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Is NBR still targeting inflation?

Published at: 23-11-2018

Posted on: November 23rd, 2018 by RaduC No Comments

In theory, the NBR (National Bank of Romania) has been aiming to hit inflation targets for more than a decade. In other words, every year it tried to stay inside the inflation range that it had previously announced. But there is quite a gap between theory and practice which is by no means a narrow one.

The first country to implement inflation targeting was New Zealand in December 1989. An IMF survey updated half way through 2017 listed 28 countries which had adopted inflation targeting. In theory, the main benefit of the policy is the central banks’ commitment to making sure that inflation changes in a way that matches previously set targets. That would cause the business environment to be more predictable and confine stakeholders` inflationary expectations to the central bank`s forecasts.

At the same time, that should also increase the predictability of the central bank`s monetary policy decisions as businesses are now aware of the reference system used as a benchmark when the bank decides on interest rate changes. The end result should be a virtuous circle where low inflation expectations would ultimately lead to decreased inflation and its maintenance within the specified range. That equals a stable low inflation rate. But this happens only when all the inflation targeting requirements are strictly met …

Inflation targeting was first adopted by the NBR in August 2005 and its success in hitting set targets is perfectly reflected by the graph below. It has failed 9 times, and on just 4 occasions did it achieve its target.

Should that come as a surprise? No.  Over the years the requirements associated to an inflation-targeting regime have only partially been met.  When the NBR launched the policy, it considered that it was doing so at the right time given the ongoing process of fiscal consolidation and better fiscal and monetary policies linkages. Indeed, theory says that coordination between fiscal and monetary policies is a pre-requisite of successful inflation targeting. Alas, that was not Romania`s case where pro-cyclical fiscal policies only fuelled inflation and made achieving set inflation targets harder.

Another important requirement mentioned in a IMF paper is “the wish and ability of the central bank not to target other indicators, such as wages, unemployment or exchange rates”. Even the NBR made the case for introducing inflation targeting by making reference to the “relative exchange rate flexibility”. But not once did the NBR stop using the exchange rate as a nominal anchor. The proof of that lies in the unusual situation Romania found itself in throughout a time that has seen the least volatile exchange rate in the region but the most volatile short-term interest rates. Even today, as shown below, the concern is about the exchange rate even as inflation is moving outside the target range.

Finally, the credibility of the central bank as an independent institution was a key factor which I do believe has been maintained successfully. What was less successfully upheld was its credibility as a central bank able to hit the inflation targets that it had set. Announcing the targets is a powerful tool only in so far as businesses trust that the central bank has tools solid enough to help it meet them. How credible is the NBR`s ability to hit set targets now after so many failures?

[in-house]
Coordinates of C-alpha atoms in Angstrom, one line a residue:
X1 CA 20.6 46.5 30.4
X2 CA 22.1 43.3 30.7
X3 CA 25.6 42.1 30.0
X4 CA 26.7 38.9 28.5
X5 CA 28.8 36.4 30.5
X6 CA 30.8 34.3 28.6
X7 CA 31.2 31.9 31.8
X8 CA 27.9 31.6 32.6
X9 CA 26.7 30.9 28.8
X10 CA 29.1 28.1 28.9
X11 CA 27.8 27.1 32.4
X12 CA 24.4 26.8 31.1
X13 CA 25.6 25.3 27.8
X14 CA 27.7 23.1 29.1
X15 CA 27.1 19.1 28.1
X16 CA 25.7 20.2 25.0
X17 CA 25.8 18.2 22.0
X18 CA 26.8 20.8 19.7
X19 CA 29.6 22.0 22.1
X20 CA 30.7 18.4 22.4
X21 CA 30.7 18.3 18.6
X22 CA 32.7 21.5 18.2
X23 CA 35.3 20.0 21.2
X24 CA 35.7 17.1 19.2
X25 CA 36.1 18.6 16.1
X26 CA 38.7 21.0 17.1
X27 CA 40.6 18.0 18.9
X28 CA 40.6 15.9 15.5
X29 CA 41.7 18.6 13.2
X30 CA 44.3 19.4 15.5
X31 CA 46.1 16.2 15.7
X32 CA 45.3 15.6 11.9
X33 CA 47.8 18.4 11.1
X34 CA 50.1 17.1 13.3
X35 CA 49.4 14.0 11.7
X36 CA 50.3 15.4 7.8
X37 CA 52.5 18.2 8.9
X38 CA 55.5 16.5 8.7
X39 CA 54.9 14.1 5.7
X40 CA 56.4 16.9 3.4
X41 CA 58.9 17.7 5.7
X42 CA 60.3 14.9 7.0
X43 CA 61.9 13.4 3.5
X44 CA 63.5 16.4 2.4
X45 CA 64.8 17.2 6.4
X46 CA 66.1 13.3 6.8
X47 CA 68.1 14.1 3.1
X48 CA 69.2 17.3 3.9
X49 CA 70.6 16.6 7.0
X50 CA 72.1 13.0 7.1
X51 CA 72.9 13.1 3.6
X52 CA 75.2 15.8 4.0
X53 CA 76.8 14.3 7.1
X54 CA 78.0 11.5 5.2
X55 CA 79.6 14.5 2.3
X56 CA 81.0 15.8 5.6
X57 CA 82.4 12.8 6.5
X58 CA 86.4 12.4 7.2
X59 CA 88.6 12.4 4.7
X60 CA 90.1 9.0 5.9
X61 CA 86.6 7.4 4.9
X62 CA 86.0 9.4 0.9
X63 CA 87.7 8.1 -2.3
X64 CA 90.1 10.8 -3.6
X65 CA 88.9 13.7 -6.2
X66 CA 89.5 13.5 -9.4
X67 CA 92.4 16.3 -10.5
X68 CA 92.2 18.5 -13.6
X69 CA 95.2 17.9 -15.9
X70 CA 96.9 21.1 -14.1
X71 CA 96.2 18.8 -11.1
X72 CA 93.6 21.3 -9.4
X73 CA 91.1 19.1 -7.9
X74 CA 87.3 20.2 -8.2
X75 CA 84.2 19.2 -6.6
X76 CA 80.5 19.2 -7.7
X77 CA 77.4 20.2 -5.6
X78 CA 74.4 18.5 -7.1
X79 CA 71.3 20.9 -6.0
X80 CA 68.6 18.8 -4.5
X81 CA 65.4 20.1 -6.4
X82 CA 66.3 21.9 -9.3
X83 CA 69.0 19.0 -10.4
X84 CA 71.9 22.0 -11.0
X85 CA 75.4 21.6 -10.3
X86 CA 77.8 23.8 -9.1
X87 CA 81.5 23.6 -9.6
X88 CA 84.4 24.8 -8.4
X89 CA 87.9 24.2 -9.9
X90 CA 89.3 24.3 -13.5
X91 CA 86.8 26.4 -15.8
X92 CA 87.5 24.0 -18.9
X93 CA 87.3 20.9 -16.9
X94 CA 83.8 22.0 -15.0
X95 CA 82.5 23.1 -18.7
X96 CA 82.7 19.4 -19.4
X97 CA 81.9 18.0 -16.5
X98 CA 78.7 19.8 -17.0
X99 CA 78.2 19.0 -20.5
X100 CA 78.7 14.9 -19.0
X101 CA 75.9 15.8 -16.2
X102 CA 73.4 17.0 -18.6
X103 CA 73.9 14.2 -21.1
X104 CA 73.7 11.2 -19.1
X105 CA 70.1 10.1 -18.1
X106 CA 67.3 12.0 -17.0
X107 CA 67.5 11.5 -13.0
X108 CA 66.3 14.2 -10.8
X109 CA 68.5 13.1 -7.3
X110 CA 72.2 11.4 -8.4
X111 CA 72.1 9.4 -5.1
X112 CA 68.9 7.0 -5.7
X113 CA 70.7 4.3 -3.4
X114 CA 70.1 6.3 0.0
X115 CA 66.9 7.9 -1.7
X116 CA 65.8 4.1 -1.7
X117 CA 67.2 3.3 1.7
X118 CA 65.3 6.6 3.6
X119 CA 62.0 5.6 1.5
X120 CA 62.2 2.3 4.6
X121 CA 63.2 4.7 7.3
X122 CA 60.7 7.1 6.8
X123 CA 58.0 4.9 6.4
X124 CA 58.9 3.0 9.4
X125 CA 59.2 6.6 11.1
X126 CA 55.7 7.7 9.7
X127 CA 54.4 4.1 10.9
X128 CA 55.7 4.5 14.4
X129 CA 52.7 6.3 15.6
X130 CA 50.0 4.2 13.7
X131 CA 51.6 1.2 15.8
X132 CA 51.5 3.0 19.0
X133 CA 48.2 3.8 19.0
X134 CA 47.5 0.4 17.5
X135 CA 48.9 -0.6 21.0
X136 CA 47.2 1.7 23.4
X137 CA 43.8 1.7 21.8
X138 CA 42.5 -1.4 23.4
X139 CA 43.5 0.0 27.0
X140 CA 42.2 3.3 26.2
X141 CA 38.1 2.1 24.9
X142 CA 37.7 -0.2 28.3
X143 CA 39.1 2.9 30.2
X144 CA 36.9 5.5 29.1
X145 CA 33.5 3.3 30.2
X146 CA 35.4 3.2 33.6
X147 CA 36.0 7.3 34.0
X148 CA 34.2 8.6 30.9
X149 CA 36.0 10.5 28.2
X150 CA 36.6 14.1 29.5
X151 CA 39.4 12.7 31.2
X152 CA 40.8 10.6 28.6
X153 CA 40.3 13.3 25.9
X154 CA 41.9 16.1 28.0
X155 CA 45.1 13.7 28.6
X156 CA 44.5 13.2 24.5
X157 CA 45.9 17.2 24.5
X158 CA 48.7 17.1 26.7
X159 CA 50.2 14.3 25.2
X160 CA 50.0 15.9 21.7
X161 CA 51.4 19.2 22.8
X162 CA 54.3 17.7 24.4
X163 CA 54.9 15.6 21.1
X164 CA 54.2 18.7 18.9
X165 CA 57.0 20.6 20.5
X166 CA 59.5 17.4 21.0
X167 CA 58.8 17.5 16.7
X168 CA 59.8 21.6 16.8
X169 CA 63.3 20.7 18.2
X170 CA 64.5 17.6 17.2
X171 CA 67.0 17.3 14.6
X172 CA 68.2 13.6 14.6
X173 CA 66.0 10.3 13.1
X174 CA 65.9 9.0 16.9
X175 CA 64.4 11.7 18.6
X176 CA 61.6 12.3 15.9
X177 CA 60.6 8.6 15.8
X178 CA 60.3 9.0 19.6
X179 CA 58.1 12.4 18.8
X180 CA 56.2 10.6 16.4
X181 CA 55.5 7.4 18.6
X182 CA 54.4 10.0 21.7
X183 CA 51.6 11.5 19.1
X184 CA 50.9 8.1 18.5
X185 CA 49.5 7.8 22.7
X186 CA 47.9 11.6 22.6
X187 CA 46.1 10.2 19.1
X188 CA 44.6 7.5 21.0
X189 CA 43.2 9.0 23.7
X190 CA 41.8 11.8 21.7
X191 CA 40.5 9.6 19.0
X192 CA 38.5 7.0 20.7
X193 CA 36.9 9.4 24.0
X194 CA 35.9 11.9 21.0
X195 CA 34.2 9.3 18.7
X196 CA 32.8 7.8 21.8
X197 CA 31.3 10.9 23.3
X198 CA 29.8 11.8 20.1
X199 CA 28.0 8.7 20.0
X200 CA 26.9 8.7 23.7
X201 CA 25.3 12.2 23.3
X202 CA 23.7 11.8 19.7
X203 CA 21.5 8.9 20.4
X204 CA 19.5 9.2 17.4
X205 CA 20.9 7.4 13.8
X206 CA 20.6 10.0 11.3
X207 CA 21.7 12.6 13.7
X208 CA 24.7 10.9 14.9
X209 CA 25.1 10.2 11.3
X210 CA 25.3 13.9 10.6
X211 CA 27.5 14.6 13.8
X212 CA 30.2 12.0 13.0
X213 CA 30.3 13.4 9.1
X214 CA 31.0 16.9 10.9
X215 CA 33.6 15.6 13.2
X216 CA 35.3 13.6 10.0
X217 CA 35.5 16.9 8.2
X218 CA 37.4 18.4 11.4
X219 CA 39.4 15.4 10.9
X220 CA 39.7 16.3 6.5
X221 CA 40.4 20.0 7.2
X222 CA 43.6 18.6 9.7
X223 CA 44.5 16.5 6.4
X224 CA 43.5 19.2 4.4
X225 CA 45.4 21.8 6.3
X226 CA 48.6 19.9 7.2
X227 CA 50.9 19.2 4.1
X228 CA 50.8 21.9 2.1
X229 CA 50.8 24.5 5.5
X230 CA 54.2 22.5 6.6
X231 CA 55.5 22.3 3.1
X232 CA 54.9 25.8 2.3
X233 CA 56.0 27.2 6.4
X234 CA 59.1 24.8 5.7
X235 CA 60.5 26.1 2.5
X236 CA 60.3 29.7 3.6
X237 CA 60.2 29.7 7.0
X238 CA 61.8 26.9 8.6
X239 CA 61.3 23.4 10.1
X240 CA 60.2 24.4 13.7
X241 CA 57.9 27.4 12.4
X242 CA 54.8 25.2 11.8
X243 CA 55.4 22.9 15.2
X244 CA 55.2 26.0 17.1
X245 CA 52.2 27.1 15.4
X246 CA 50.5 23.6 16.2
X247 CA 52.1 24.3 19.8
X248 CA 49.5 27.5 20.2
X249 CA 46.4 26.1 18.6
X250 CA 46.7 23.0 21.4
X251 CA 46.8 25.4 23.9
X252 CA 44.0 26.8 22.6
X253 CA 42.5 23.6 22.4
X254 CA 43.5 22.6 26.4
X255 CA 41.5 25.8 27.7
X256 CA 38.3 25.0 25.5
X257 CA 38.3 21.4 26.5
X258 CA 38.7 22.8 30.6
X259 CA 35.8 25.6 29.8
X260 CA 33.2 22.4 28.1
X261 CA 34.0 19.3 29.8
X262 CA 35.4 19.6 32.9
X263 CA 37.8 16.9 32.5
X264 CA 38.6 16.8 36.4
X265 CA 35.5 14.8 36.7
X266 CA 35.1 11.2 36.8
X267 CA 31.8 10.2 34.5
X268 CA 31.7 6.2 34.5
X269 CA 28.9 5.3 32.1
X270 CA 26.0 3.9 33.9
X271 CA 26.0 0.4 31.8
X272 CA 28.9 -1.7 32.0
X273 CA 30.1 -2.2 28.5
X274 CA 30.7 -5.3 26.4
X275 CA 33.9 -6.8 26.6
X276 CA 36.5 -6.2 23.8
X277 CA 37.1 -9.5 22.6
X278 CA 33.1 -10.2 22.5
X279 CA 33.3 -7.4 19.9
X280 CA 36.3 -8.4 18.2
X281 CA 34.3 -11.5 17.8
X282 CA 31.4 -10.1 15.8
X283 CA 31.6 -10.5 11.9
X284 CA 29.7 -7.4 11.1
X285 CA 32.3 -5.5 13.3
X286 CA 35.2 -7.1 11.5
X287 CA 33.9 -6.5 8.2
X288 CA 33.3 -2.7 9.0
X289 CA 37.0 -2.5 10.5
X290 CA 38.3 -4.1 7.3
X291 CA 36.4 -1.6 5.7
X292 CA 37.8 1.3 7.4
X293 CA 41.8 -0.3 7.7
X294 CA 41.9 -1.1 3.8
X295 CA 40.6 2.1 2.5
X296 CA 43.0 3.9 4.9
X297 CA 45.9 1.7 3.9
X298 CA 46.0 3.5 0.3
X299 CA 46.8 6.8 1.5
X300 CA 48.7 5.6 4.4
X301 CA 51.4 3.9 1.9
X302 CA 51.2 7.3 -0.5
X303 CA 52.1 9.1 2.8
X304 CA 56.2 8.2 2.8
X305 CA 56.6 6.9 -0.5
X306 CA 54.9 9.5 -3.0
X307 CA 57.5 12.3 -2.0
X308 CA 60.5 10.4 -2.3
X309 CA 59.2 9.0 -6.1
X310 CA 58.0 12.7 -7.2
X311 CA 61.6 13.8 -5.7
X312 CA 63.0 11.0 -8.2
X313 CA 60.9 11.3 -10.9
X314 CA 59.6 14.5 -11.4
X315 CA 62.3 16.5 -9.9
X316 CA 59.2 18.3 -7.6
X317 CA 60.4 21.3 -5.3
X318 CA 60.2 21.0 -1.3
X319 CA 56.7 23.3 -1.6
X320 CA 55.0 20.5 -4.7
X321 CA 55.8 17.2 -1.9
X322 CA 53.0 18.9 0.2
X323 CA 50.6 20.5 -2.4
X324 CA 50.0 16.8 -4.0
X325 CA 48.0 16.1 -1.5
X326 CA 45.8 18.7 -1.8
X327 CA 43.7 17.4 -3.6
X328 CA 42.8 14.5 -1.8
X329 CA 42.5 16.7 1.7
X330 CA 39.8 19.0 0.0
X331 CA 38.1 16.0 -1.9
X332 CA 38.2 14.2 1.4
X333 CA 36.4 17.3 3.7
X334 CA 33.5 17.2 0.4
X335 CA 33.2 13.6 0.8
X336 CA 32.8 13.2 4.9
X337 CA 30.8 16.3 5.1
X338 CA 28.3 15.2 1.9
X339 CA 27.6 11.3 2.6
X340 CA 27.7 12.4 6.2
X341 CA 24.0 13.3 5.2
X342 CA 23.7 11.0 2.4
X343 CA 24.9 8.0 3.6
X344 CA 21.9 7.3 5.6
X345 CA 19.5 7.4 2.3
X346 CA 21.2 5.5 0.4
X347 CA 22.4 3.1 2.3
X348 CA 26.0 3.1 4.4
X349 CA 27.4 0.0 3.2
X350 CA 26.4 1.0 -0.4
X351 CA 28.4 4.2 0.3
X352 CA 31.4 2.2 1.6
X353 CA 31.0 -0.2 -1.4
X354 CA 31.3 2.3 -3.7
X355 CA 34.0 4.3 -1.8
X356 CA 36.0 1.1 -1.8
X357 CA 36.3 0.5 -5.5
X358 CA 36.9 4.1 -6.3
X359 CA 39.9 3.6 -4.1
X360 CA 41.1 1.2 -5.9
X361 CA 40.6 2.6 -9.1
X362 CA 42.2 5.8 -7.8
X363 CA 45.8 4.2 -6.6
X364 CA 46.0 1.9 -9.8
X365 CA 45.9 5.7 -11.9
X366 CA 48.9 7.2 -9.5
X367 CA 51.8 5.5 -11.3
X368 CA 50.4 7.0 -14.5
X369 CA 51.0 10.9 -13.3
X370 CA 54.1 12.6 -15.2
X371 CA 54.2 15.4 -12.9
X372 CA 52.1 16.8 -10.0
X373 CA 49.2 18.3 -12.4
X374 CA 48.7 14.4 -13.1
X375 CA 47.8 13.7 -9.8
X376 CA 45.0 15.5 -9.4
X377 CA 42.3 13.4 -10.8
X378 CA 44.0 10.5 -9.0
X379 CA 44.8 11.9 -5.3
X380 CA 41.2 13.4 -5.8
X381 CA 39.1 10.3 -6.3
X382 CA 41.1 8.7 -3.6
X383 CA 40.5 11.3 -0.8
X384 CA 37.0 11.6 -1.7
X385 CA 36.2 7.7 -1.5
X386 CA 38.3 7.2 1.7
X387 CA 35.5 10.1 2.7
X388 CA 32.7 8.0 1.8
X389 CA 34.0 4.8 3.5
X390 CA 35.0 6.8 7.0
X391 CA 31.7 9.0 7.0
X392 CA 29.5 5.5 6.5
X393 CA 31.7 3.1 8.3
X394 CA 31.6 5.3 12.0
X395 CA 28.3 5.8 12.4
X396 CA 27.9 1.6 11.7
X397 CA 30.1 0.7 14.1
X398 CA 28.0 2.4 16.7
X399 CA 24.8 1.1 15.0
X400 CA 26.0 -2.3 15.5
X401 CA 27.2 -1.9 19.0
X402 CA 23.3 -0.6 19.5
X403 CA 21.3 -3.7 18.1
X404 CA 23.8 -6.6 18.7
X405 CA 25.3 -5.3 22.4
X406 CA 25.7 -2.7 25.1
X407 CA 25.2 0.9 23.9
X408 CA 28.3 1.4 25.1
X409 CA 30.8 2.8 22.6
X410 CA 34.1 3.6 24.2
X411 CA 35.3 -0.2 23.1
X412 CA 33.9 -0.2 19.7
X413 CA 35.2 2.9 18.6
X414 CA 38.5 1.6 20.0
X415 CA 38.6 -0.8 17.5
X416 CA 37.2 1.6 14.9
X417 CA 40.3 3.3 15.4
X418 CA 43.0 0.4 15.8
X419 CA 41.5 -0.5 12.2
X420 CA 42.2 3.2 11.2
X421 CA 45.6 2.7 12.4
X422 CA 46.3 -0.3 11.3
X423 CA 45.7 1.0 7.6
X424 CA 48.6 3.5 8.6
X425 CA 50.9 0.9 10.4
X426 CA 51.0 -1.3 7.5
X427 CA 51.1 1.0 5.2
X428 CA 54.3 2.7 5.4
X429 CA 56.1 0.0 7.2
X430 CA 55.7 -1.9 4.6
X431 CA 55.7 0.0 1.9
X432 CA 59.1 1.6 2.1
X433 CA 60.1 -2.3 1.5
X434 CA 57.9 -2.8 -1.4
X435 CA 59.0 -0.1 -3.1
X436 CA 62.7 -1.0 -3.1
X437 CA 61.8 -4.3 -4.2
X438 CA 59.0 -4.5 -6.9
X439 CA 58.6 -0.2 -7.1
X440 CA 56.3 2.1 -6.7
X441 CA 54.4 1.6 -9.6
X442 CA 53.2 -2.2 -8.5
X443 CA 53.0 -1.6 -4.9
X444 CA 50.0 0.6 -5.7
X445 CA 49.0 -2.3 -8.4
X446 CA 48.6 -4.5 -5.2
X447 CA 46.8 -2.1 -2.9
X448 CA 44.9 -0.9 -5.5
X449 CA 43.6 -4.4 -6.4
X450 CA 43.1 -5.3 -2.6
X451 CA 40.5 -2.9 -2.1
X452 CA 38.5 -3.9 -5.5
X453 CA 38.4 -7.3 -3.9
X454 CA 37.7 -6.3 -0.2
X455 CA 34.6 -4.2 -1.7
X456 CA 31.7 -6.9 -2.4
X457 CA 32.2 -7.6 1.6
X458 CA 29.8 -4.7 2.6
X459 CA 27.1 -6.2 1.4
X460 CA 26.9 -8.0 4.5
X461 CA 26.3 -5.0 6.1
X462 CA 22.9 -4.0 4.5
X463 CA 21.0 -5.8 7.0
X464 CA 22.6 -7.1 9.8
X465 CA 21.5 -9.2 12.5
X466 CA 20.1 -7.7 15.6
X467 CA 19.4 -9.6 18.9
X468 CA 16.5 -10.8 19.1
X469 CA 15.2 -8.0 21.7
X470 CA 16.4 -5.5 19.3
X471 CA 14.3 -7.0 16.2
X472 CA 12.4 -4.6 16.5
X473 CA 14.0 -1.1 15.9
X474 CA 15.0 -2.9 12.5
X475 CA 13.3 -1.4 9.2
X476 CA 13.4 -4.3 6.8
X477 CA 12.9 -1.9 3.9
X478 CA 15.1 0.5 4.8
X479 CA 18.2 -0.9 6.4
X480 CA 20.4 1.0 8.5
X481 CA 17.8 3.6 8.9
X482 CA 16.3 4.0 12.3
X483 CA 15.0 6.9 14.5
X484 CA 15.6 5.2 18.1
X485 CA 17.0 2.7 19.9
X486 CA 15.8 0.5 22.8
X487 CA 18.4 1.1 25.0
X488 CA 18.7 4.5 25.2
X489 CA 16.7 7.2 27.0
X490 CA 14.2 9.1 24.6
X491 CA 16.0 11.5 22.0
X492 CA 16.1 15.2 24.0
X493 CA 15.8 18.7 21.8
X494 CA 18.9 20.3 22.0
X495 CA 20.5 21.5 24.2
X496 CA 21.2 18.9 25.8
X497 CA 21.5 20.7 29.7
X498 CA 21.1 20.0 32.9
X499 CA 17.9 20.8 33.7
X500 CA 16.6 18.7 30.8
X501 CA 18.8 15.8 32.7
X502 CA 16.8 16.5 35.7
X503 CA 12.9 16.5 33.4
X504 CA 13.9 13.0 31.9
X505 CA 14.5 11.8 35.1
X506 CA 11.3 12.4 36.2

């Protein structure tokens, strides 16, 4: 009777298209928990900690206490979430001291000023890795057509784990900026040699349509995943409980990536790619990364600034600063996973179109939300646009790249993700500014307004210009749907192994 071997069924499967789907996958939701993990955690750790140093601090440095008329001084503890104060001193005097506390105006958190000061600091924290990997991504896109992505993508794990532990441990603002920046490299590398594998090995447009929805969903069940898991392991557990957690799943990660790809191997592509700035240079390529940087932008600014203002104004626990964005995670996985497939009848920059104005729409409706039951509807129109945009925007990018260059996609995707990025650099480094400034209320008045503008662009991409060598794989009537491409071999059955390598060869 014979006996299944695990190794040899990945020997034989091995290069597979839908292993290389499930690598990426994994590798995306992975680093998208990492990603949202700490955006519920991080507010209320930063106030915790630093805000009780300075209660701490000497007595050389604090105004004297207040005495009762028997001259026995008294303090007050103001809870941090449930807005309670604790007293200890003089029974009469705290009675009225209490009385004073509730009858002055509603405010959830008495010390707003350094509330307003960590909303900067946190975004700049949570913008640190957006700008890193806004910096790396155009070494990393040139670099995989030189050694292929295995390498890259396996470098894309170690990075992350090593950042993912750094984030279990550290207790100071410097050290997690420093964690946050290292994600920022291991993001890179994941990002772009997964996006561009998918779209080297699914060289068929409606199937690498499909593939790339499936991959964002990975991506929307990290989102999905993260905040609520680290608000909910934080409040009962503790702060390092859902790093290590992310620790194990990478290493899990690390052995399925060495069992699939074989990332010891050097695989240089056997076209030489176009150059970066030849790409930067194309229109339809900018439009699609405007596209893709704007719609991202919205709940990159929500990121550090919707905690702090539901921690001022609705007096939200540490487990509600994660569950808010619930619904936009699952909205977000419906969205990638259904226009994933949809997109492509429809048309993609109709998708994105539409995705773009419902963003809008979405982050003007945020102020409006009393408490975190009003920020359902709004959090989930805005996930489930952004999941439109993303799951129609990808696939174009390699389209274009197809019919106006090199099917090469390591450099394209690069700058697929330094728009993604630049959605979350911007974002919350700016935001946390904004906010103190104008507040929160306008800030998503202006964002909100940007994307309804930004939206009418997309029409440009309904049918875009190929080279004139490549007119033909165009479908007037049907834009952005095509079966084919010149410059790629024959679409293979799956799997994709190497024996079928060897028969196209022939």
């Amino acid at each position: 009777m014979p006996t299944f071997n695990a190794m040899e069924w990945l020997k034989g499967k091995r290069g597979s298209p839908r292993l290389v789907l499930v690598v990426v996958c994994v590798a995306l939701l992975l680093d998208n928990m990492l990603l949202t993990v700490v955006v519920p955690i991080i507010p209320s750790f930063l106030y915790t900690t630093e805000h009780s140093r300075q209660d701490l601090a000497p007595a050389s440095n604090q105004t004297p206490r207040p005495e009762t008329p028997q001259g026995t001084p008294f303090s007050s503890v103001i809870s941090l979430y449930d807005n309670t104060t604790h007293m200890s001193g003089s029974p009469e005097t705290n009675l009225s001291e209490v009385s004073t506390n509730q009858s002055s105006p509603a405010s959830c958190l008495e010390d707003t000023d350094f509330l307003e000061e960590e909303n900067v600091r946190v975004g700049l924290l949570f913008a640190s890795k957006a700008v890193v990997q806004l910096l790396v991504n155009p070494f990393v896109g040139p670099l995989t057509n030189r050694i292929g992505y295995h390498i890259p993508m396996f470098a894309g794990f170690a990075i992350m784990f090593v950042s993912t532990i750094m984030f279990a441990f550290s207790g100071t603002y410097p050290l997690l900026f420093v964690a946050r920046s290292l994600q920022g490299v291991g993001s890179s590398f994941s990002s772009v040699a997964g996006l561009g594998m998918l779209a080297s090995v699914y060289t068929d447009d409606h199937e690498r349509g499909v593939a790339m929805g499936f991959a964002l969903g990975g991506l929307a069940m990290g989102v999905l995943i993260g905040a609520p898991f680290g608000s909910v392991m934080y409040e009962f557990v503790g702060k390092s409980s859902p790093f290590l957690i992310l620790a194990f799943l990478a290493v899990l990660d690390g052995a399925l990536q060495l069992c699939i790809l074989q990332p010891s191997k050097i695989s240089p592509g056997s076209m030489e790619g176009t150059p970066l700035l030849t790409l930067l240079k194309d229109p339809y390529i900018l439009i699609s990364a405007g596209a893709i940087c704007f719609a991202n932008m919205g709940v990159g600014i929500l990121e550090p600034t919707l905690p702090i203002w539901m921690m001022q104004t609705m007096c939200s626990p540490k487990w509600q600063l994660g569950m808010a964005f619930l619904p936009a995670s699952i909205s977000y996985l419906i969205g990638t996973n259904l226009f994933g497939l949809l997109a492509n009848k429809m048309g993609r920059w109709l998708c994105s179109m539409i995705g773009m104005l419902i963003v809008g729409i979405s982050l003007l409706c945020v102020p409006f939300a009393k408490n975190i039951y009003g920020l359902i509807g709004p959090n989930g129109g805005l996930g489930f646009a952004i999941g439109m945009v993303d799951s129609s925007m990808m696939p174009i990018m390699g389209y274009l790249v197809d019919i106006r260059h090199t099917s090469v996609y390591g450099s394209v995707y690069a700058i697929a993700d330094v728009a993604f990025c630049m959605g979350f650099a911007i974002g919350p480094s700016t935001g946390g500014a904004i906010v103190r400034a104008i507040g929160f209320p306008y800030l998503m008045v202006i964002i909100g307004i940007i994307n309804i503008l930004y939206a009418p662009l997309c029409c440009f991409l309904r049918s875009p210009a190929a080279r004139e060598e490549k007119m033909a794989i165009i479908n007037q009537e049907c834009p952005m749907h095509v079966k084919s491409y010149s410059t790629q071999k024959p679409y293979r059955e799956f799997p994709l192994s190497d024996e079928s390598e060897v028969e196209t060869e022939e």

Under these circumstances, I believe that a recent statement by the bank`s Governor is undermining the very foundation of inflation targeting. He stated: ”We do not wish to combat inflation whilst deepening the current account deficit and harming competitiveness. A too steep interest rate increase will have capital flow in and the exchange rate go up. (…) If we were an institution with blinders on, looking only at the CPI (consumer price index – Ed.): Meeting the target is all I`m after! A higher exchange rate would be the easiest way to go.”

I perfectly agree with the whole thing. A question, though, remains: what`s left of inflation targeting given that in 2018, as the inflation rate is about to exceed the set range, the central bank`s message is that of being unwilling to fight inflation (that is to guide it to a targeted level) for fear of worsening the exchange rate, competitiveness and the current account deficit. The answer is that not much, and inflation targeting remains nothing more than window dressing.

Could the NBR give up inflation targeting? No, it couldn`t. It is doomed to pursue it because a message of giving up would have much worse market implications than the consistent failure to meet the target. Moreover, what better strategy would they bring in as a replacement? The IMF paper does mention that the countries stopping inflation targeting only did so after joining the euro area, a path which the NBR is likely to also follow.

Meanwhile we should continue to expect a “soft” inflation targeting, with some trying to meet it, while others trying to believe the promises of the former.

Have a nice weekend!

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